Daily Gospel – Friday, June 21, 2024 – Matthew 6,19-23 – Catholic Bible

First Reading (2 Kings 11,1-4.9-18.20)

Reading of the Second Book of Kings.

When Atália, mother of Ochozias, learned that her son was dead, she set about exterminating the entire royal family. But Josaba, daughter of King Joram and sister of Ahaziah, kidnapped his son Joash from among the king’s sons, who were about to be slaughtered, and placed him and his nurse in the bedroom. So she hid him from Atália and he was not killed. And he remained with her for six years, hiding in the temple of the Lord, while Atália reigned in the country. In the seventh year, Jehoiada sent for the centurions of the Cherethites and the escort, and brought them with him into the temple of the Lord. He made a contract with them, ordered them to take an oath in the temple of the Lord and showed them the king’s son. The centurions did everything that Jehoiada the priest commanded them. Each man gathered his men, both those who went on duty on the Sabbath and those who went out. They came to Jehoiada the priest, and he handed over David’s spears and shields, which were in the temple of the Lord, to the centurions. Then, the men of the escort, weapons in hand, took up positions from the right side of the temple to the left, between the altar and the temple, around the king. Then Jehoiada presented the king’s son, girded him with the diadem and handed him the document of the Covenant. And they proclaimed him king, anointed him and, clapping their hands, shouted: “Long live the king!” Hearing the cries of the people, Atália came towards the crowd in the temple of the Lord. When she saw the king standing on the dais, according to custom, the king’s chiefs and trumpeters beside him, and all the people of the country rejoicing with joy and blowing trumpets, Atália tore her clothes and cried out: “Treason! Treason! ” Then the priest Jehoiada ordered the centurions who commanded the troop: “Take her outside the temple precincts, and if anyone follows her, let him be put to death with the sword.” For the priest had said, “Do not be killed in the temple of the Lord.” They grabbed her and pushed her along the path from the Horse Gate to the palace, and there she was killed. Then, Jehoiada made a covenant between the Lord, the king and the people, by which he committed himself to be the Lord’s people. He also made a covenant between the king and the people. All the people of the country then went to the Temple of Baal and demolished it. They completely destroyed the altars and images and killed Matthan, the priest of Baal, in front of the altars. And Jehoiada the priest set guards in the house of the Lord. All the people of the country celebrated him and the city remained calm.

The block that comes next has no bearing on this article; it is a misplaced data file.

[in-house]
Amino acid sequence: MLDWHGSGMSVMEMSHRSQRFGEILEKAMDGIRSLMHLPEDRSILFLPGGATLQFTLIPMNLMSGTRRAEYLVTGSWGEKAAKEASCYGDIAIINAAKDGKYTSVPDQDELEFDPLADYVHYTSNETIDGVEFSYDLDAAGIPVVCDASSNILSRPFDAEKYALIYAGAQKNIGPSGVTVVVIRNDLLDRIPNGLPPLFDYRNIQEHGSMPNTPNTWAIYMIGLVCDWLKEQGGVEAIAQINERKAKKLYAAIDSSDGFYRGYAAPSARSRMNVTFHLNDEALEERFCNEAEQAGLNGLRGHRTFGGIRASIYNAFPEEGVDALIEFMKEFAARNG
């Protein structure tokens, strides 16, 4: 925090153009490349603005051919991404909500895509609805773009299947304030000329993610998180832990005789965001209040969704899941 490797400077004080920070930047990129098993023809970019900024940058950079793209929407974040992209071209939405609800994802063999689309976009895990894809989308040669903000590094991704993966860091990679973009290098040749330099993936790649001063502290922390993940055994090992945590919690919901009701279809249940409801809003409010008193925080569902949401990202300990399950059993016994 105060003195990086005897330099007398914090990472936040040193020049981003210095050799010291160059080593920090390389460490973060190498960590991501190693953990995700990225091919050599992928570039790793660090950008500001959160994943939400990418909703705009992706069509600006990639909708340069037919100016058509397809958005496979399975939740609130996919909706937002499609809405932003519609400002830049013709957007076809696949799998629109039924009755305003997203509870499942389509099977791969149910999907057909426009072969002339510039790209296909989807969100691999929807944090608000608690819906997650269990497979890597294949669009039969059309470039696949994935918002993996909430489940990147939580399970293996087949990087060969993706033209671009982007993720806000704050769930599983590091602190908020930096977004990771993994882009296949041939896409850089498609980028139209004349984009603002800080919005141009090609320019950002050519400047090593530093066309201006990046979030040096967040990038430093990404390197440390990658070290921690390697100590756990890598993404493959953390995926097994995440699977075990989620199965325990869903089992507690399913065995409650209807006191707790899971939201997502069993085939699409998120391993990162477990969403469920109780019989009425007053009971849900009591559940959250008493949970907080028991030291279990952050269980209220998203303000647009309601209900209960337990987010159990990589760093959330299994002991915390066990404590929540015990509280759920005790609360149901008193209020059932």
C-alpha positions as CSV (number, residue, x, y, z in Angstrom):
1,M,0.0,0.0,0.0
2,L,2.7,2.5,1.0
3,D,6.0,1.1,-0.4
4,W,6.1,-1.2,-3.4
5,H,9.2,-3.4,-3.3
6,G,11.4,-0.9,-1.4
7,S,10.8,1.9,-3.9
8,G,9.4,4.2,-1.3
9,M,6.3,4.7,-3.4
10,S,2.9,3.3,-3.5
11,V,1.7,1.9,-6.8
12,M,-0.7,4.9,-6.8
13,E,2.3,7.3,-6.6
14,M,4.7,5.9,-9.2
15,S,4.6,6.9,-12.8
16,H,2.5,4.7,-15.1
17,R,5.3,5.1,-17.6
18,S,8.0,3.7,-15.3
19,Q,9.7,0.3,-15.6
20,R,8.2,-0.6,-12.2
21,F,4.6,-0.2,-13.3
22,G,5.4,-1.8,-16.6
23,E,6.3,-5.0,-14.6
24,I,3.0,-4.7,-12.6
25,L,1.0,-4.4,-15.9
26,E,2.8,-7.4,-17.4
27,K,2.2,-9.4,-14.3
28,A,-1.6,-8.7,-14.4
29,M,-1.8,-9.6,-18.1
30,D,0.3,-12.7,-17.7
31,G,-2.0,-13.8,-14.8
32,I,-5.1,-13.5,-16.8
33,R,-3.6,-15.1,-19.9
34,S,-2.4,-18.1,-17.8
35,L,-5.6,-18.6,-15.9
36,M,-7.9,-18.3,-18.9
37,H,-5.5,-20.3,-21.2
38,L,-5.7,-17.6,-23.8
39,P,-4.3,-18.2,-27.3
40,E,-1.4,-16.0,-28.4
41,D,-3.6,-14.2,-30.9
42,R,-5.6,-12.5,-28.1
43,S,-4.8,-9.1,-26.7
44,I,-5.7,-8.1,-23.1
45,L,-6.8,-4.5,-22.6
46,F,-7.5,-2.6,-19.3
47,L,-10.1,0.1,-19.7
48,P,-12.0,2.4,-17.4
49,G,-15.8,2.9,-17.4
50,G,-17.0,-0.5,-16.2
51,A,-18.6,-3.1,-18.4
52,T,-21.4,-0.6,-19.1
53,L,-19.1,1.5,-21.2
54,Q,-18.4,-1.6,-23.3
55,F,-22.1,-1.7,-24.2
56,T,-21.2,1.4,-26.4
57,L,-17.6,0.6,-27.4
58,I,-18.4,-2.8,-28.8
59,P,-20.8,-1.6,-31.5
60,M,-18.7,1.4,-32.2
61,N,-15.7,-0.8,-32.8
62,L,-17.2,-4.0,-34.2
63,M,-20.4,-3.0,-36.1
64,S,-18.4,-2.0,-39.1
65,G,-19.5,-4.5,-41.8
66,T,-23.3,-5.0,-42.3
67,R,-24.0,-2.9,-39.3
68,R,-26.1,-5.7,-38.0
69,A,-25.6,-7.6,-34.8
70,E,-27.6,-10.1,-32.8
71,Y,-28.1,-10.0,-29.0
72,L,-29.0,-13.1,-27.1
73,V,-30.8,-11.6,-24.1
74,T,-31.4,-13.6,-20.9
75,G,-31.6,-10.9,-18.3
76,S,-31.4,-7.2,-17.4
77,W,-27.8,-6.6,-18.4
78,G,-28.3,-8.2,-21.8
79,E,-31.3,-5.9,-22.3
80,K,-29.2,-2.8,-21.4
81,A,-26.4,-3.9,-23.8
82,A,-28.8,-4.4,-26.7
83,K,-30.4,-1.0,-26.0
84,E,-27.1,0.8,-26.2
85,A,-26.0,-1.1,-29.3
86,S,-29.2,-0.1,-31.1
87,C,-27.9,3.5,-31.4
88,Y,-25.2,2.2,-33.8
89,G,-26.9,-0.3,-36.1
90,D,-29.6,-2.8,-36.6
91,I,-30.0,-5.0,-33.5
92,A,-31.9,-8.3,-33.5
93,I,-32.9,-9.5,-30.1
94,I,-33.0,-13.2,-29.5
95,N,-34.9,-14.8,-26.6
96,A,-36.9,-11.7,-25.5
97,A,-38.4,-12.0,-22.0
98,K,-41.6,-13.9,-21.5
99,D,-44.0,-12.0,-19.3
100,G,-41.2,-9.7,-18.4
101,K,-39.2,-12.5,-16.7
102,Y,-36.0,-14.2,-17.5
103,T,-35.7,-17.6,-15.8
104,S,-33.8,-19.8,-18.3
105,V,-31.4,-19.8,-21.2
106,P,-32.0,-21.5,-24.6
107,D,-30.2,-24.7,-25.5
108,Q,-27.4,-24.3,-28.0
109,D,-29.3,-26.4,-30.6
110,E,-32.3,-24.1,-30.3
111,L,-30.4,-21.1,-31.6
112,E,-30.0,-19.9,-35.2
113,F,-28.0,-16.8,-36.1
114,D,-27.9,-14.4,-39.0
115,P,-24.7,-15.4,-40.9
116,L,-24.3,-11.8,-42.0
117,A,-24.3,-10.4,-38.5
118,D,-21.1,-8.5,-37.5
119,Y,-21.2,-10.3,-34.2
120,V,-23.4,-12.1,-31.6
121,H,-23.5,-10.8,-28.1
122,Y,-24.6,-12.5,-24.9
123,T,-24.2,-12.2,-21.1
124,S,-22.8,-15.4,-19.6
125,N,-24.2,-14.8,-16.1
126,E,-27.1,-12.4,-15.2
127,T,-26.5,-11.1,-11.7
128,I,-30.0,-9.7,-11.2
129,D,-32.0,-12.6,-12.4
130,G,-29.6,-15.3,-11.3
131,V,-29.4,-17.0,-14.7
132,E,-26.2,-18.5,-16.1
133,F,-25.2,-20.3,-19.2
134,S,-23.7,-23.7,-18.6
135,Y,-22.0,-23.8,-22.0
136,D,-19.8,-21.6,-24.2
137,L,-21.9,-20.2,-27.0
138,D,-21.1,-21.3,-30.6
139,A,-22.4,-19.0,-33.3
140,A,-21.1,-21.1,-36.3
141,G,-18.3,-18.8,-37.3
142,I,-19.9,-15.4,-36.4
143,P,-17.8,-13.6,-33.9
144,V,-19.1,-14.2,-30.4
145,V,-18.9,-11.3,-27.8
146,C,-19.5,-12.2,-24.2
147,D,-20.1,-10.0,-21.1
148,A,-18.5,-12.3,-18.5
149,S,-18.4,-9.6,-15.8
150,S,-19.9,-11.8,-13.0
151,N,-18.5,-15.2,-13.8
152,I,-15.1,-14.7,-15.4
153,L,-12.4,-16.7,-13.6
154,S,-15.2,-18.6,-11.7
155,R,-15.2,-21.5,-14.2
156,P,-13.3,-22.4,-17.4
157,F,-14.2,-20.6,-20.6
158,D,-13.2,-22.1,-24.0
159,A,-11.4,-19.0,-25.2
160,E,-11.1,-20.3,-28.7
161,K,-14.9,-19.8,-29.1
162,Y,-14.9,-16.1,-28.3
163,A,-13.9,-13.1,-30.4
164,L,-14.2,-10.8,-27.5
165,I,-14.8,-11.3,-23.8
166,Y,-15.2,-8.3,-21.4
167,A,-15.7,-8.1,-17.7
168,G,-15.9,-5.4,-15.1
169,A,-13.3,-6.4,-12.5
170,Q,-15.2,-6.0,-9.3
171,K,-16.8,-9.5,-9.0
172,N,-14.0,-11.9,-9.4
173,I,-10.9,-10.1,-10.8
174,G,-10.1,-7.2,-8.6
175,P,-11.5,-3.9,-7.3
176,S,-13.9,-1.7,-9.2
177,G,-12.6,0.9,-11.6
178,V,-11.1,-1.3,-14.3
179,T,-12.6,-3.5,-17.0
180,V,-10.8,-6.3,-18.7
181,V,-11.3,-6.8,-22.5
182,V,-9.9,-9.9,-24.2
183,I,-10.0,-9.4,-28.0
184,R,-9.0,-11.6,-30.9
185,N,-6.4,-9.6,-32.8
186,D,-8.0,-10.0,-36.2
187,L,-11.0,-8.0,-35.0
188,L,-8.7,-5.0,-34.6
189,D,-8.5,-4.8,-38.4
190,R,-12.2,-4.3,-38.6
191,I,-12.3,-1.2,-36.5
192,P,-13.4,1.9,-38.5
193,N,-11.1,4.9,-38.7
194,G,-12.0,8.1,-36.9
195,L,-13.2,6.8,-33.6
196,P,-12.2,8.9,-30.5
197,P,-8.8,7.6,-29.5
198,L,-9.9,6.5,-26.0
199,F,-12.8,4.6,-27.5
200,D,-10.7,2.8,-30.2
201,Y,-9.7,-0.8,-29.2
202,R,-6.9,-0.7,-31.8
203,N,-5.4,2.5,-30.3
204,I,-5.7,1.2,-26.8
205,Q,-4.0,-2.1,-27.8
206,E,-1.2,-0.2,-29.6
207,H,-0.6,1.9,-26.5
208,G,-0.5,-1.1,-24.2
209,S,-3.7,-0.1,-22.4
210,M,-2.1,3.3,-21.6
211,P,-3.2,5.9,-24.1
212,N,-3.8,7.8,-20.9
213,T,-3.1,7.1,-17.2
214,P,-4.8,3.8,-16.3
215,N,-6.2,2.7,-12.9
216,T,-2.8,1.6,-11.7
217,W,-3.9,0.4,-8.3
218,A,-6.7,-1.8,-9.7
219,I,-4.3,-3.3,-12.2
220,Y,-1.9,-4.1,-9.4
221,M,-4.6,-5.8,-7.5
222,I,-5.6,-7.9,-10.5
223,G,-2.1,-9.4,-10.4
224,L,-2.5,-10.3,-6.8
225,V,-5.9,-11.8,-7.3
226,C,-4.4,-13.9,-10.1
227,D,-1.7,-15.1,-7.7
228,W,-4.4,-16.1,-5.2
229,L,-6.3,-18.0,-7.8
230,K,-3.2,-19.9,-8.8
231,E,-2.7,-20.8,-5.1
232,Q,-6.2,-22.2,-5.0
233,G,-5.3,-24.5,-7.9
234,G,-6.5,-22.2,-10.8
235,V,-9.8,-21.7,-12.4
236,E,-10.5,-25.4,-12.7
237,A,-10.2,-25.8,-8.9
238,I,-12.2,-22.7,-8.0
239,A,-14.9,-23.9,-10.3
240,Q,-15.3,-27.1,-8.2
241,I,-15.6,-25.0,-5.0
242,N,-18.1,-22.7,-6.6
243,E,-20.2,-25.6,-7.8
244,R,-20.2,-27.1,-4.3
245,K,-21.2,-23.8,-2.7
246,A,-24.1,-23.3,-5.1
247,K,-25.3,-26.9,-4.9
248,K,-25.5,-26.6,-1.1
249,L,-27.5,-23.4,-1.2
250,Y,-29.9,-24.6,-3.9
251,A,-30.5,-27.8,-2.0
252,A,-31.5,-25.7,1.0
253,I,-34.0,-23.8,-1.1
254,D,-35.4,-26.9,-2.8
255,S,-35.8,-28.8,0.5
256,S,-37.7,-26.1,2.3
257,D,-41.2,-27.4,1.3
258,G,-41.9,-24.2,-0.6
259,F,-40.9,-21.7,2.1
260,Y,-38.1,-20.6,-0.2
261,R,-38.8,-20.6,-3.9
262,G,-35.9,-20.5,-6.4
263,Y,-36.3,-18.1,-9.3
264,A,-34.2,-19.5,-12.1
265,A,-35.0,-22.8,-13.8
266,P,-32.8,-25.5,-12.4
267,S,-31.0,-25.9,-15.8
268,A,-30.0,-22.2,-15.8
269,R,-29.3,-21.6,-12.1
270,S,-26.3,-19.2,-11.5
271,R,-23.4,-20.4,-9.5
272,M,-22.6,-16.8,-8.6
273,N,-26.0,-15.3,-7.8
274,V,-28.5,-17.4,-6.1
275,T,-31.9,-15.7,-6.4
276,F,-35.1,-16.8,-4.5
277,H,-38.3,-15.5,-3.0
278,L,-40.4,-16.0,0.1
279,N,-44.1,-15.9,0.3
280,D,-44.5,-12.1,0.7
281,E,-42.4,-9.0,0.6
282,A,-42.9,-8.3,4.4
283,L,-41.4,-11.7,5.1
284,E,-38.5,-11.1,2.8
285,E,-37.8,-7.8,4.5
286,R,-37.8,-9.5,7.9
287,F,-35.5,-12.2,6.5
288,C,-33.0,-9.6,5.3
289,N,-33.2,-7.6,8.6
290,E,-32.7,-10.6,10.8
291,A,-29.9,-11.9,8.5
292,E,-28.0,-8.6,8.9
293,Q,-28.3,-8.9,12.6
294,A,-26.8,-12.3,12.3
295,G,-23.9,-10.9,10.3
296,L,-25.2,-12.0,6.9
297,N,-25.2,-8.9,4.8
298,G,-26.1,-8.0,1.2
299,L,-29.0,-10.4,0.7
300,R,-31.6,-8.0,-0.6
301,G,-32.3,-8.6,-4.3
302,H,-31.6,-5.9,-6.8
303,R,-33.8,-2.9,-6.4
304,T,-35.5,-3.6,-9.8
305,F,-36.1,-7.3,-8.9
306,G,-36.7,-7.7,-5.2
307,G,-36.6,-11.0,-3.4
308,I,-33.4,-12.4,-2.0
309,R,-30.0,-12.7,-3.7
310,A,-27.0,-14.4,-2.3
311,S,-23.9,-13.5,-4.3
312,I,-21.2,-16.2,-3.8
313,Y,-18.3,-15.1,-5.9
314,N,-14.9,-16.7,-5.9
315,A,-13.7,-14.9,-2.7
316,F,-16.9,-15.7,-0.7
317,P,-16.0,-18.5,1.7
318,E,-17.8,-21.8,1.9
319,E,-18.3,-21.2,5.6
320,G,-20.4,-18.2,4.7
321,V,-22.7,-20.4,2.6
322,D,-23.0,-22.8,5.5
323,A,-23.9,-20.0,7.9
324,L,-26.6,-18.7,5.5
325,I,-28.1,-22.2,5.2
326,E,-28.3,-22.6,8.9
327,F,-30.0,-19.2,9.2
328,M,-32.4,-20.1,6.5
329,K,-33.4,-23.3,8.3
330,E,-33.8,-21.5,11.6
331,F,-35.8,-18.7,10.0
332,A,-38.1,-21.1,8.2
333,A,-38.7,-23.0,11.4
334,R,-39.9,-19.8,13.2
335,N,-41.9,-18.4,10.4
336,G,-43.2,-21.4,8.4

– Word of the Lord.

– Thank God.

Gospel (Matthew 6,19-23)

— Proclamation of the Gospel of Jesus Christ according to Saint Matthew.

— Glory to you, Lord.

At that time, Jesus said to his disciples: “Do not store up for yourselves treasures here on earth, where moth and rust destroy, and thieves break in and steal. Instead, lay up for yourselves treasures in heaven, where neither moth nor rust destroys , nor do thieves break in and steal. For where your treasure is, there your heart will be also. If your eye is healthy, your whole body will be enlightened. sick, your whole body will be in darkness. Now if the light that is in you is darkness, how great will be the darkness.”

— Word of Salvation.

— Glory to you, Lord.

Reflecting the Word of God

My dear brothers and sisters in Christ, as we gather today to reflect on the Scriptures, we are graced with passages that challenge us to reflect deeply on where we place our trust and how we illuminate the world around us. Today’s readings call us to consider the kingdom of God as our true treasure and to live lives that reflect this truth in all our actions.

In the First Reading, from the book of Kings, we are introduced to a tumultuous period in Israel’s history. Jezebel, mother of King Ahaziah, had died and her daughter Athaliah took the throne. Athaliah was a cruel queen, who tried to exterminate all royal descendants to consolidate her power. However, Joash, son of Ahaziah, was hidden in the temple by his aunt Jesheba and protected by the priest Jehoiada. After six years, Jehoiada gathered the captains of the guard and led them to make a pact in the temple, anointing Joash as king. They proclaimed Joash king, destroyed the altars of Baal, and brought peace and order to the kingdom.